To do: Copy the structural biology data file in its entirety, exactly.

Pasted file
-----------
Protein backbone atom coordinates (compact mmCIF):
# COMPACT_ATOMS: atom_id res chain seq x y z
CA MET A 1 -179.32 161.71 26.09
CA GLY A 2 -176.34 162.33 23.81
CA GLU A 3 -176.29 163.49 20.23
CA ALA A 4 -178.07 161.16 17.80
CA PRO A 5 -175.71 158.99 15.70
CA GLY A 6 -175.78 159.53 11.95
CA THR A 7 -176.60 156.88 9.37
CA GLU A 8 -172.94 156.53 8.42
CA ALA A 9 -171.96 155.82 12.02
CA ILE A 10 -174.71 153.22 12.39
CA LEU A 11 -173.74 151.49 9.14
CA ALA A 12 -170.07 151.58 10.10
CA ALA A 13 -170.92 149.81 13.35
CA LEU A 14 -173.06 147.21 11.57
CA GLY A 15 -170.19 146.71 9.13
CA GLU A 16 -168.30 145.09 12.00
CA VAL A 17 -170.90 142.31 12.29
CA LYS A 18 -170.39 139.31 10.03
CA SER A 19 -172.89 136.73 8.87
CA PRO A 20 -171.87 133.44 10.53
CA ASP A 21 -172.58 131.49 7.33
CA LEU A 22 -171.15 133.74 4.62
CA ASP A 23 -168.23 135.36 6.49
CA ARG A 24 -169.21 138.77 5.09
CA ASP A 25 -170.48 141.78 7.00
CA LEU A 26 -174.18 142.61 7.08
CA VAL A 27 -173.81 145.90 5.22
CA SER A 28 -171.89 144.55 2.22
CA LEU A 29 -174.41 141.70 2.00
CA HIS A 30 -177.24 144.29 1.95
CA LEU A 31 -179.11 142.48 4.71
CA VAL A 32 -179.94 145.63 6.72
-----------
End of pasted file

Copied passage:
Protein backbone atom coordinates (compact mmCIF):
# COMPACT_ATOMS: atom_id res chain seq x y z
CA MET A 1 -179.32 161.71 26.09
CA GLY A 2 -176.34 162.33 23.81
CA GLU A 3 -176.29 163.49 20.23
CA ALA A 4 -178.07 161.16 17.80
CA PRO A 5 -175.71 158.99 15.70
CA GLY A 6 -175.78 159.53 11.95
CA THR A 7 -176.60 156.88 9.37
CA GLU A 8 -172.94 156.53 8.42
CA ALA A 9 -171.96 155.82 12.02
CA ILE A 10 -174.71 153.22 12.39
CA LEU A 11 -173.74 151.49 9.14
CA ALA A 12 -170.07 151.58 10.10
CA ALA A 13 -170.92 149.81 13.35
CA LEU A 14 -173.06 147.21 11.57
CA GLY A 15 -170.19 146.71 9.13
CA GLU A 16 -168.30 145.09 12.00
CA VAL A 17 -170.90 142.31 12.29
CA LYS A 18 -170.39 139.31 10.03
CA SER A 19 -172.89 136.73 8.87
CA PRO A 20 -171.87 133.44 10.53
CA ASP A 21 -172.58 131.49 7.33
CA LEU A 22 -171.15 133.74 4.62
CA ASP A 23 -168.23 135.36 6.49
CA ARG A 24 -169.21 138.77 5.09
CA ASP A 25 -170.48 141.78 7.00
CA LEU A 26 -174.18 142.61 7.08
CA VAL A 27 -173.81 145.90 5.22
CA SER A 28 -171.89 144.55 2.22
CA LEU A 29 -174.41 141.70 2.00
CA HIS A 30 -177.24 144.29 1.95
CA LEU A 31 -179.11 142.48 4.71
CA VAL A 32 -179.94 145.63 6.72